CW: Violence, Domestic abuse
In the late hours of June 12th 1994 Nicole Brown, former wife of O.J. Simpson, and her friend Ron Goldman were brutally murdered on the steps of her Bundy Drive estate in Brentwood, LA.
The crime scene discovered was hellish, with blood pools everywhere. There were two collapsed bodies, both of which suffered from extensive stab wounds; Nicole’s neck was slashed and almost decapitated. What followed was the accusation and arrest of O.J. Simpson, leading to the ‘trial of the century’, which spanned 11 months from the swearing-in of the jury (November 9th 1994) and opening statements (January 24 1995) to the verdict announcement (October 3rd 1995). Although it’s been almost 26 years since Brown and Goldman lost their lives, the murder case is one that still garners attention due to its unsolved status.
O.J. Simpson was the primary suspect for both murders. His career up until this point had bought him incredible fame, having been a former American football running back, an advert spokesman, broadcaster and actor, but it was the murder of his former wife and her friend that gave him his notoriety.
Nicole and O.J.’s relationship was bumpy. Though they met when O.J. was still married to his first wife, the pair married in 1985 and had two children before Simpson pleaded no contest to spousal abuse in 1989. Three years later, Nicole filed for divorce. Later, police tapes would be broadcast that indicated the severity of the domestic abuse she suffered and the danger her life was under. These tapes, as well as photos of her abuse released after her death, demonstrated this to be a murder that could have been prevented.
Simpson, being the only suspect, was told to turn himself in or face being arrested. This news sparked the famous low-speed white Bronco car chase that lasted over two hours, covered more than 60 miles, and three LA freeways. A number of these freeways were cleared whilst police escorted him, and people lined the roads in support of O.J. Eventually, he handed himself in and stated at the preliminary hearing on June 20th that he was “not guilty.” Months later, on January 24th, the ‘trial of the century’ officially began.
The trial was televised and many tuned in to watch the events unfold, whilst others lined the streets in support of the defence. During the trial many issues came to the fore surrounding the collection of evidence, the testimonies given, and the jury selection – all of which worked against the prosecution. Simpson’s ‘Dream Team’ defence, made up of Robert Shapiro and Johnnie Cochran, amongst others, transformed the murder case into a case about race. Cochran, known for his involvement in police brutality and civil rights cases, was criticised for his sensationalised performance during the trial – so much so that Christopher Darden, lead prosecutor, accused him of turning the case into a ‘circus’ due to his manipulation of the facts.
Quickly, the trial became less concerned with the facts and the 488 pieces of evidence that were presented, and more about race. Amidst the background of police brutality, and specifically the Rodney King verdict (1992), people saw another black man being accused of a crime they believed he didn’t commit. Race was the line that divided the public: 75% of white people believed he was guilty, with the same percentage of black people believing him to be innocent.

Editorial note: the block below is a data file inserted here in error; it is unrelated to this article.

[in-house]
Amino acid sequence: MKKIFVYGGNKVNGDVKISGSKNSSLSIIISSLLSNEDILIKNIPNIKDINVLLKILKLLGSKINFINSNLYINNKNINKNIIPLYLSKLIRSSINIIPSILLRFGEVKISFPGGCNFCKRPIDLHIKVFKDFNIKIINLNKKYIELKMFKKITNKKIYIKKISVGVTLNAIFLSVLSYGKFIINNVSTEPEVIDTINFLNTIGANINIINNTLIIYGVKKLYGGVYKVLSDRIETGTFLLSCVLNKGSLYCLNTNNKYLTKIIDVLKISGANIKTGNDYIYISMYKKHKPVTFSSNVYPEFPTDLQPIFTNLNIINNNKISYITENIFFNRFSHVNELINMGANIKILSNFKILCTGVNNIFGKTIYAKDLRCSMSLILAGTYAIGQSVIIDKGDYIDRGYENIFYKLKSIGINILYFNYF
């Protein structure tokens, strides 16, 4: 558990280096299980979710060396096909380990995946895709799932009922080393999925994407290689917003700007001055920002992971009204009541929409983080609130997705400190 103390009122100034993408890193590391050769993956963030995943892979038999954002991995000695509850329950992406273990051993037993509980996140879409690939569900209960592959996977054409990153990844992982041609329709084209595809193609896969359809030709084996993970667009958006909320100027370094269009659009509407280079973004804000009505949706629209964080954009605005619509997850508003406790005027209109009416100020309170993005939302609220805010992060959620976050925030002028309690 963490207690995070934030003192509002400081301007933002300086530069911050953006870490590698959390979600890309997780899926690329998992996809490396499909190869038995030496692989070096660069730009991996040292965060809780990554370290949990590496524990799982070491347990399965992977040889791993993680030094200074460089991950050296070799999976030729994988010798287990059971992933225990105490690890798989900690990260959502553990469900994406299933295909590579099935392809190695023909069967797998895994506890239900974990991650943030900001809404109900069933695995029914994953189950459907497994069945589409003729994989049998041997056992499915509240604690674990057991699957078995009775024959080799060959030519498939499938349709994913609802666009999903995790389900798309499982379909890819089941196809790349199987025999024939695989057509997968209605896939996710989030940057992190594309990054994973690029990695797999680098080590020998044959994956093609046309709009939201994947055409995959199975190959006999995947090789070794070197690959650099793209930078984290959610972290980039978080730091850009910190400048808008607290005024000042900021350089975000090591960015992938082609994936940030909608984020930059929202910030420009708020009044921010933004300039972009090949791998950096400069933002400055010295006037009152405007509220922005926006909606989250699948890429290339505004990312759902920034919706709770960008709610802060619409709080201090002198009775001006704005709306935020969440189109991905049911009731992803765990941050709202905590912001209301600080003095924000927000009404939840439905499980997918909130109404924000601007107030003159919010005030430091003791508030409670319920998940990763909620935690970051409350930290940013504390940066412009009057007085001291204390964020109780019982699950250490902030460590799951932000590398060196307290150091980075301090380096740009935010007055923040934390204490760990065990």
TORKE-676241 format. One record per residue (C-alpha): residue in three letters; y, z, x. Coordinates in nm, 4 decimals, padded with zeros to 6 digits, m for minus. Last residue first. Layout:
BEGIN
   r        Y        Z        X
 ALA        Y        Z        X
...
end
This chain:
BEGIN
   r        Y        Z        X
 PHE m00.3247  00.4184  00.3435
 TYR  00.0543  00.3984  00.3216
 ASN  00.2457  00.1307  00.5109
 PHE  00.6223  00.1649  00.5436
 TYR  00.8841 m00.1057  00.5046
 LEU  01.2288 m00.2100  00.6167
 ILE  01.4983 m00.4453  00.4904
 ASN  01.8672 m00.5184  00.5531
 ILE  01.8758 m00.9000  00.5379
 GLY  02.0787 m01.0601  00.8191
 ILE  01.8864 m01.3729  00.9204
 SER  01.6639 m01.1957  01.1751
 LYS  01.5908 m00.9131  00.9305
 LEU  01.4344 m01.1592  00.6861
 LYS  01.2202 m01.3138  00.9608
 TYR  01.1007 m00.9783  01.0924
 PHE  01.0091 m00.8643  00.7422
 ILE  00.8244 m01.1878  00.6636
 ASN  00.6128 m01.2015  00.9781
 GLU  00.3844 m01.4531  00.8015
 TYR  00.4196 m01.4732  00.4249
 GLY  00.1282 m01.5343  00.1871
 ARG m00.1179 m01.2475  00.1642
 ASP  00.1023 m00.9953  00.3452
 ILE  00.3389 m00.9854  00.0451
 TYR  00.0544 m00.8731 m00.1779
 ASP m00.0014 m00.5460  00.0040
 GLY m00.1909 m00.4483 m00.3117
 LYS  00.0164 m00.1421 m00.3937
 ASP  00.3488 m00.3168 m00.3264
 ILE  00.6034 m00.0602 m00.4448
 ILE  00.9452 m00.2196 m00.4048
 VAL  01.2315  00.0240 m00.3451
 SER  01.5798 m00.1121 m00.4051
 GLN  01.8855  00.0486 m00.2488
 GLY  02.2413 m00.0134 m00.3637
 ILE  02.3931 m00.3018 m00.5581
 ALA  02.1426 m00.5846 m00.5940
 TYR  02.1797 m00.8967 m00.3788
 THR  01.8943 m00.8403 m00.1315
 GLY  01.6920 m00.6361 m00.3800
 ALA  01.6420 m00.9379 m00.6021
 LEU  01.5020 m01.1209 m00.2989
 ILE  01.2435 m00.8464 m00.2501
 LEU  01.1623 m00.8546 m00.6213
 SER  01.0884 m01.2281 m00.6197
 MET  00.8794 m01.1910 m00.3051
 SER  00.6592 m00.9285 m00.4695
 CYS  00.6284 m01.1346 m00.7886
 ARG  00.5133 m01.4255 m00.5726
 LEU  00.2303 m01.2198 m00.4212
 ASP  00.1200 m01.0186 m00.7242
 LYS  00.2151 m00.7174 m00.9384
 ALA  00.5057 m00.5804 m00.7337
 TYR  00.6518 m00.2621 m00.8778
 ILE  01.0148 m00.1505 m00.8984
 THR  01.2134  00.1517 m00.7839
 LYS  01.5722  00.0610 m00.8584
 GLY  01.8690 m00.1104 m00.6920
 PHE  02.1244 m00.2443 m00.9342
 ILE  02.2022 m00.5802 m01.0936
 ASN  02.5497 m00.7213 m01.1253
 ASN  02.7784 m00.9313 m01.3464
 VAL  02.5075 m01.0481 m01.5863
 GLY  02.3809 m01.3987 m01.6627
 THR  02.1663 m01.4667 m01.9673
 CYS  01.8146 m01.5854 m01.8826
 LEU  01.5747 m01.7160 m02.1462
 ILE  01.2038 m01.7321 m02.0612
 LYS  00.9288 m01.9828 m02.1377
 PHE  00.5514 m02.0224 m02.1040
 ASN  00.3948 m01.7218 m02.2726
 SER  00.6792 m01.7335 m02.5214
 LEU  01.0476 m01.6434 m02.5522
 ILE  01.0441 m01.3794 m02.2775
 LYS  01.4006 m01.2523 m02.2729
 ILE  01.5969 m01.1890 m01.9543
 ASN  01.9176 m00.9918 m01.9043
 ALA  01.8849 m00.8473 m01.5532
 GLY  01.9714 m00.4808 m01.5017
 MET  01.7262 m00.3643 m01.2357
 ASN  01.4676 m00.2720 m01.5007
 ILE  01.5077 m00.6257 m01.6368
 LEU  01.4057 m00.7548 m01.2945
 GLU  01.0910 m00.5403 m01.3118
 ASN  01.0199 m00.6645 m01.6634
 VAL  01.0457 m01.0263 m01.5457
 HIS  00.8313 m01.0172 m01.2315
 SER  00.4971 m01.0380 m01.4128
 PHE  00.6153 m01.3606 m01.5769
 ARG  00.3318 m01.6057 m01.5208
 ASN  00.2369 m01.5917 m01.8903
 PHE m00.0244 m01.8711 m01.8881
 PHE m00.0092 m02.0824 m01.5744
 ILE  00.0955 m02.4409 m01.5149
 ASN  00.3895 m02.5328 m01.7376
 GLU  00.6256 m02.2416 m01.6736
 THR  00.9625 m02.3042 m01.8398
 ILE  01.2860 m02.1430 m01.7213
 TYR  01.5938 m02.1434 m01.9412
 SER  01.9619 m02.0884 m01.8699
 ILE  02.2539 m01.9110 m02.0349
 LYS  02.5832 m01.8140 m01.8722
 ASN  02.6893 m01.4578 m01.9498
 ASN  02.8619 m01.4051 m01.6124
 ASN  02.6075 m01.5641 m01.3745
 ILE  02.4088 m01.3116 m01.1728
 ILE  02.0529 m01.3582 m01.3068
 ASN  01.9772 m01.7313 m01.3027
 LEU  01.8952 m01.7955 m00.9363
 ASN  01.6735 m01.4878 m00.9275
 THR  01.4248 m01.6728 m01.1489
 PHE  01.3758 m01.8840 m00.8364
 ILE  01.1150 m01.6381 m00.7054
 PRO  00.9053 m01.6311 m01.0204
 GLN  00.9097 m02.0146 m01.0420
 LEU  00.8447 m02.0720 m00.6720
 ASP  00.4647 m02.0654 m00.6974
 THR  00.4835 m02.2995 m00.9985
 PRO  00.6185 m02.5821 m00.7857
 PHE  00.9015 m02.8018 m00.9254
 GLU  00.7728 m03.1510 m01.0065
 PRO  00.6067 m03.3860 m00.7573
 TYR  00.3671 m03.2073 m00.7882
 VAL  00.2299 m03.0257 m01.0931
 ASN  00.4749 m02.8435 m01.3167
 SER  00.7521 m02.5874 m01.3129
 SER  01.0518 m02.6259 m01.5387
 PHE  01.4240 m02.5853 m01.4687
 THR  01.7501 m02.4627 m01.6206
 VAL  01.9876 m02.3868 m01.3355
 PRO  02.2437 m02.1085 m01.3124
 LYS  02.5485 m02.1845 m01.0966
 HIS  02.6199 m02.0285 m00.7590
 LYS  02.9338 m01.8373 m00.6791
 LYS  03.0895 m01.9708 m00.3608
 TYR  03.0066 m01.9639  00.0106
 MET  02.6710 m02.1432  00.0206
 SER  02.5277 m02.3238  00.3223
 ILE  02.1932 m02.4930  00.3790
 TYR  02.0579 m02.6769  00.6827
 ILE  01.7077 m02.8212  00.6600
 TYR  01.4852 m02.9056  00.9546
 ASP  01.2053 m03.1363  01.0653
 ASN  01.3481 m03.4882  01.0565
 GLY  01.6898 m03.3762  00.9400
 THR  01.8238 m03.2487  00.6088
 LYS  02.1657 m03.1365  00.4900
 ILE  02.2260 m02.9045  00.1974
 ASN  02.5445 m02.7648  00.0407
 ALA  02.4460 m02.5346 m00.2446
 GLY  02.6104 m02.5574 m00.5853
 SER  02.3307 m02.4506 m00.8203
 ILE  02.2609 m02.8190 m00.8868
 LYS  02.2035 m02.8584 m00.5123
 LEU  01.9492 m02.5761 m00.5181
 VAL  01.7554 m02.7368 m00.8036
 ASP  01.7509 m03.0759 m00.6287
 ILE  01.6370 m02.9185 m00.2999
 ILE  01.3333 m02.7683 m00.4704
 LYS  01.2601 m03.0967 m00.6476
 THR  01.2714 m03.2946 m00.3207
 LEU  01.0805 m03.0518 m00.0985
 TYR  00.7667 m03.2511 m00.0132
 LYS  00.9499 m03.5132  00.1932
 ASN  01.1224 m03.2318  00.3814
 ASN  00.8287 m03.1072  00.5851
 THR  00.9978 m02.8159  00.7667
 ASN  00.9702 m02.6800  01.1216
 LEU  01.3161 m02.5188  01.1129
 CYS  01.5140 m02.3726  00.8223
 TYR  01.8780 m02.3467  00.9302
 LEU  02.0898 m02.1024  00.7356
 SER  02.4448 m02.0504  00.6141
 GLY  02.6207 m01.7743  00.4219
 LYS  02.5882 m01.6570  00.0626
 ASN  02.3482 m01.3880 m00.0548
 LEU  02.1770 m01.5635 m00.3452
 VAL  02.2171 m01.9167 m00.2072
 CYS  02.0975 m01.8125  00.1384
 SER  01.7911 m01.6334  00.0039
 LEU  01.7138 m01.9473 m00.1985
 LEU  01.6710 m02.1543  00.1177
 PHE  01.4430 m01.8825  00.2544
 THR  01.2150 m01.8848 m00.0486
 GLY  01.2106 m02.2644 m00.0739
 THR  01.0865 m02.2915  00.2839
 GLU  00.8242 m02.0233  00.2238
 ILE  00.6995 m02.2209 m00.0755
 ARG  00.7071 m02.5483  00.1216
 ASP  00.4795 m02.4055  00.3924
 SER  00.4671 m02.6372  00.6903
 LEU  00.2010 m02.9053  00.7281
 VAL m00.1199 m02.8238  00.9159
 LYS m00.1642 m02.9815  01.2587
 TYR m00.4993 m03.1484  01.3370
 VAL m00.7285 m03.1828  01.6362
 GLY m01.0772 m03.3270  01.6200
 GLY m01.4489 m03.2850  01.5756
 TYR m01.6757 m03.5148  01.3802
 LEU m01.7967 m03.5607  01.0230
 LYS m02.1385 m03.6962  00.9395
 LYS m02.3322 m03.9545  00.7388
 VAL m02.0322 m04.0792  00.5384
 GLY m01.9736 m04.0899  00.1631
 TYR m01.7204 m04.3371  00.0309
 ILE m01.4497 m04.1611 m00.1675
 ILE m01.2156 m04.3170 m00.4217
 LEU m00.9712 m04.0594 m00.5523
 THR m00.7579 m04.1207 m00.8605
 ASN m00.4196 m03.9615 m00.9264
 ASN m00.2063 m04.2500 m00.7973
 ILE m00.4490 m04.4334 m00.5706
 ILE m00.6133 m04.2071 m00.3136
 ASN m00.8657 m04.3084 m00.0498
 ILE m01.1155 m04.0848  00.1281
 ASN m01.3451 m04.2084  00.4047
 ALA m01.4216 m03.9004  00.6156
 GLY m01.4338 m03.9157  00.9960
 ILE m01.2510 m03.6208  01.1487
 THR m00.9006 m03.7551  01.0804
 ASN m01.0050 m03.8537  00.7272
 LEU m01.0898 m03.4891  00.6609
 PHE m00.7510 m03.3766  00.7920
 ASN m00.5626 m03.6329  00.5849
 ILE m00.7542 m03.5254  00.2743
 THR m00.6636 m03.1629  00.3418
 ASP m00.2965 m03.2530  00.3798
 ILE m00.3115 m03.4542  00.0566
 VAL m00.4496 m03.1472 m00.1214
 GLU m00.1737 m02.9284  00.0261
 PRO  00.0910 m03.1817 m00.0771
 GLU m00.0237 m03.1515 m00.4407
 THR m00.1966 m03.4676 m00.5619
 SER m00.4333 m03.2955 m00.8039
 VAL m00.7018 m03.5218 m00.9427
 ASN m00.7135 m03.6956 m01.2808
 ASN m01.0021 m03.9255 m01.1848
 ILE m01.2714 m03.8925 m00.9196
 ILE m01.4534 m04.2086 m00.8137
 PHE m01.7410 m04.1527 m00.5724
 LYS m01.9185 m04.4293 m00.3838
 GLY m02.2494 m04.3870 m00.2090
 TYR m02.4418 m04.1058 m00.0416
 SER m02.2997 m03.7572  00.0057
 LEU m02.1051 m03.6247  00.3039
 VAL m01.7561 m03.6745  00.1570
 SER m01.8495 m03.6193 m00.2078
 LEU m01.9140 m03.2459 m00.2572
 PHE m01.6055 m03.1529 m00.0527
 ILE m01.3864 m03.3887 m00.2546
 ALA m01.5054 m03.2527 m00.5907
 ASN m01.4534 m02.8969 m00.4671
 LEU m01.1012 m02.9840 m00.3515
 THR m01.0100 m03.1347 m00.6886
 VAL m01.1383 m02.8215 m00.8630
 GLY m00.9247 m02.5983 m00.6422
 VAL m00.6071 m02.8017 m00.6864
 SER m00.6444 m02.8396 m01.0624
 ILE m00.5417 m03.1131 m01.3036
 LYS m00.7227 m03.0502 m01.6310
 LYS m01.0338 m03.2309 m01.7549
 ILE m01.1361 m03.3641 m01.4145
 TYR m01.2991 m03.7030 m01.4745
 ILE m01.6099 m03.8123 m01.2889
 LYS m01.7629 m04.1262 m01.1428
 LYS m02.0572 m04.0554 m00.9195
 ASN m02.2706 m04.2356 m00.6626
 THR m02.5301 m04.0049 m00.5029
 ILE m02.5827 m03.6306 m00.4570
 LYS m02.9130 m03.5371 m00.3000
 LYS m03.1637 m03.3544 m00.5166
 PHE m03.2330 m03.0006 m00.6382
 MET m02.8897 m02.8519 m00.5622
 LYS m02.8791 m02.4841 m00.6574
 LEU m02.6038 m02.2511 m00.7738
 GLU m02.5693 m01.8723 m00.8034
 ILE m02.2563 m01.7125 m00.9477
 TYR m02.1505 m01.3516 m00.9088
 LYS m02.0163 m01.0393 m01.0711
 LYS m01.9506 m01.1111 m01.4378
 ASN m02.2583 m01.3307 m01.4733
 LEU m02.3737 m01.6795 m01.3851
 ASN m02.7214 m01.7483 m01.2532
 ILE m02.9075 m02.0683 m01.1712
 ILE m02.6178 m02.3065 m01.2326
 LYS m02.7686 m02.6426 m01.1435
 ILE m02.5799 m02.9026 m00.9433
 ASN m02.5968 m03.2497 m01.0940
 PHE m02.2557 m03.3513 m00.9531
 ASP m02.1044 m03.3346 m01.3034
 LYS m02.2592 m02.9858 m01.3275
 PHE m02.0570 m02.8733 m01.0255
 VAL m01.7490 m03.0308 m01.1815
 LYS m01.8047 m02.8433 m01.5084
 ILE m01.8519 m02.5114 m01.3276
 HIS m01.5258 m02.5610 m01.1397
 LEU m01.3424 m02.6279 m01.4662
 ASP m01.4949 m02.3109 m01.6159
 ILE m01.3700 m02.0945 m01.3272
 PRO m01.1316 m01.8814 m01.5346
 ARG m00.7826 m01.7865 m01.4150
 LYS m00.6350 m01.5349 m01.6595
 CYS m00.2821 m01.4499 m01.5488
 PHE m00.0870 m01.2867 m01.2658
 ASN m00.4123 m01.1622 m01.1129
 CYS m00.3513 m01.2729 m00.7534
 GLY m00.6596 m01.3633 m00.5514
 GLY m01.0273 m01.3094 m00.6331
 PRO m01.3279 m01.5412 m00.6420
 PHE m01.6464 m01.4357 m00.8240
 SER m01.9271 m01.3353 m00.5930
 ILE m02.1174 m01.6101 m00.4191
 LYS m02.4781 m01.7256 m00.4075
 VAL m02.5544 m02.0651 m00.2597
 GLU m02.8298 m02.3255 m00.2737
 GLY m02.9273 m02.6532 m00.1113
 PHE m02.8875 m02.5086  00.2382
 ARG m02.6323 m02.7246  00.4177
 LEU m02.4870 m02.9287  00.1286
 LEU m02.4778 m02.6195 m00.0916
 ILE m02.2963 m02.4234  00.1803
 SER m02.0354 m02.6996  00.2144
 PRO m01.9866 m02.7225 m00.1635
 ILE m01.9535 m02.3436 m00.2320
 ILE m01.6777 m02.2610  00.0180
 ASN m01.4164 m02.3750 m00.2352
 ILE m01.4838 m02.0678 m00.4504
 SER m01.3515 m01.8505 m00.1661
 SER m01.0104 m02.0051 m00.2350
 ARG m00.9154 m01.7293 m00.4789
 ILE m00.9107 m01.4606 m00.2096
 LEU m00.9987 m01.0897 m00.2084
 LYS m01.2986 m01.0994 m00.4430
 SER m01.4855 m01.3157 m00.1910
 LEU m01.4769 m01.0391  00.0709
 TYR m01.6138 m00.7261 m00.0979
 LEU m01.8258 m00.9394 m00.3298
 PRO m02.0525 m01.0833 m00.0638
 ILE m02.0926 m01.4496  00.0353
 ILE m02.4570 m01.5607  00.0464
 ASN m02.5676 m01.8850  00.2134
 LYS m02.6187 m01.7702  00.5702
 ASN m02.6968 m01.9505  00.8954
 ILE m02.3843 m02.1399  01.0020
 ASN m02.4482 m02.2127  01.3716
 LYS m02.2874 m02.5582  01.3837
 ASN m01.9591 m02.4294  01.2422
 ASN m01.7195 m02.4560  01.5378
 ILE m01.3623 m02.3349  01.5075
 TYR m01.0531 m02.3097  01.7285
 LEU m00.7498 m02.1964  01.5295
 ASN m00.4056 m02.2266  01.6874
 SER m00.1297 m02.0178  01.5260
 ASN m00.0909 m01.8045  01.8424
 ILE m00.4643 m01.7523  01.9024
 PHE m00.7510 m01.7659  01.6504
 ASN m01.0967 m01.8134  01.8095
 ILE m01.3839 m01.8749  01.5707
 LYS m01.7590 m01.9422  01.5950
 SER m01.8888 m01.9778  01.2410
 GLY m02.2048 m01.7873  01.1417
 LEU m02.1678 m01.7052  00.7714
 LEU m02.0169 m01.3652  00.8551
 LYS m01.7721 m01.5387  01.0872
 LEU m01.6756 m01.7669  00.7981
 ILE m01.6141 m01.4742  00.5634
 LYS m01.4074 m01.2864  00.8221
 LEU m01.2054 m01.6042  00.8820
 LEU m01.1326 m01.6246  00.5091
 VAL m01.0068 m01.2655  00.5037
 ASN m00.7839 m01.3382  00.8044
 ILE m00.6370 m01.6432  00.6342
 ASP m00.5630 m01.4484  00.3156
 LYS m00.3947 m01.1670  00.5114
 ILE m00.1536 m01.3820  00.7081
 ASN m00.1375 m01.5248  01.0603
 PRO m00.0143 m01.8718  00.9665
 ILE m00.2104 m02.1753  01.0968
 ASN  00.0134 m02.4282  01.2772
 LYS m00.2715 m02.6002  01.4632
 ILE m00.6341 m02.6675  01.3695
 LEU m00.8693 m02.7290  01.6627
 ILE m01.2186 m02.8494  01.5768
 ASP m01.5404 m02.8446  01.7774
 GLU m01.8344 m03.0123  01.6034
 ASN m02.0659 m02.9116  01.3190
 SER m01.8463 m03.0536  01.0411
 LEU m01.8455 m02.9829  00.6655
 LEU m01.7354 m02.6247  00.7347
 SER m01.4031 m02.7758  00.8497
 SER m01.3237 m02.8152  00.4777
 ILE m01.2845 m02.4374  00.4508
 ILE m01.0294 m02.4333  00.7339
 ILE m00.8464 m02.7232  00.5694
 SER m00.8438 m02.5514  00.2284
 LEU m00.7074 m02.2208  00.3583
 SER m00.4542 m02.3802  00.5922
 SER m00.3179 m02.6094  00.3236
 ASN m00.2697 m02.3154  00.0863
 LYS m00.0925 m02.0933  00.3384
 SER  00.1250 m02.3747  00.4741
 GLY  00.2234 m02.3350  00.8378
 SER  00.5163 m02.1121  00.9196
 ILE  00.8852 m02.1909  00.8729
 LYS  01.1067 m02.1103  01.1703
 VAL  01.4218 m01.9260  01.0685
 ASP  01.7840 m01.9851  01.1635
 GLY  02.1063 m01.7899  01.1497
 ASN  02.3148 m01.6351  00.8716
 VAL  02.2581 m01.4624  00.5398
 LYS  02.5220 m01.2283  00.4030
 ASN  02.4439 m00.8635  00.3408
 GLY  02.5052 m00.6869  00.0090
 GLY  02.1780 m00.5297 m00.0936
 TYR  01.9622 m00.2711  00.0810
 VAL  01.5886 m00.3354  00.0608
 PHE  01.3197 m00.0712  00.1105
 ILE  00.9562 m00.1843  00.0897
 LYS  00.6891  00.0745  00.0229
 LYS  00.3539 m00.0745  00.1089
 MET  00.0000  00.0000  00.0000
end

Simpson’s blood, hair, fibres from his clothes, and shoe prints were found at the Bundy crime scene, as well as inside his own Bronco, placing him at the murder scene. Witnesses would later also come forward and with this a timeline was established. This timeline concretely placed Simpson at the crime scene and as the murderer of both Nicole and Ron. Though there was overwhelming evidence, the mishandling of the crime scene and the poor treatment of this evidence during its collection meant that it was not enough to convict him.
Fears grew in the lead up to the verdict that race riots, similar to those in 1992, would erupt on the back of Simpson’s conviction, but such a conviction never came. After only four hours of deliberation by the jury, O.J. Simpson was acquitted of both murders – a verdict that over 100 million people either listened to or watched being broadcast. This divided the public even more, with many believing this to be a wrongful acquittal. In a 1996 Civil Trial however, Simpson was found responsible for both murders, although the Goldmans are yet to receive the $33.5 million civil judgment fee awarded in this case.
Though almost 26 years have passed since the trial, it is still a popular subject, with new adaptations, books, and documentaries emerging about the case that are keeping it alive. However, the ‘trial of the century’ should not be celebrated.
Nicole Brown and Ron Goldman were brutally murdered and left bloody and dying on the steps outside where Nicole’s children slept. Still, no one has been convicted. For the families of both Brown and Goldman, there hasn’t been justice and there never will be, and this is what matters most. Nicole’s murder was preventable and Ron’s own kindness simply placed him at the wrong place at the wrong time, which is the saddest part. The pair should never have lost their lives, and their killer has walked away freely.
Personal opinion and experience will always rule here, but the verdict was, in my eyes, a complete miscarriage of justice for both Ron and Nicole that, due to the double-jeopardy law, makes it a verdict that can never be overturned.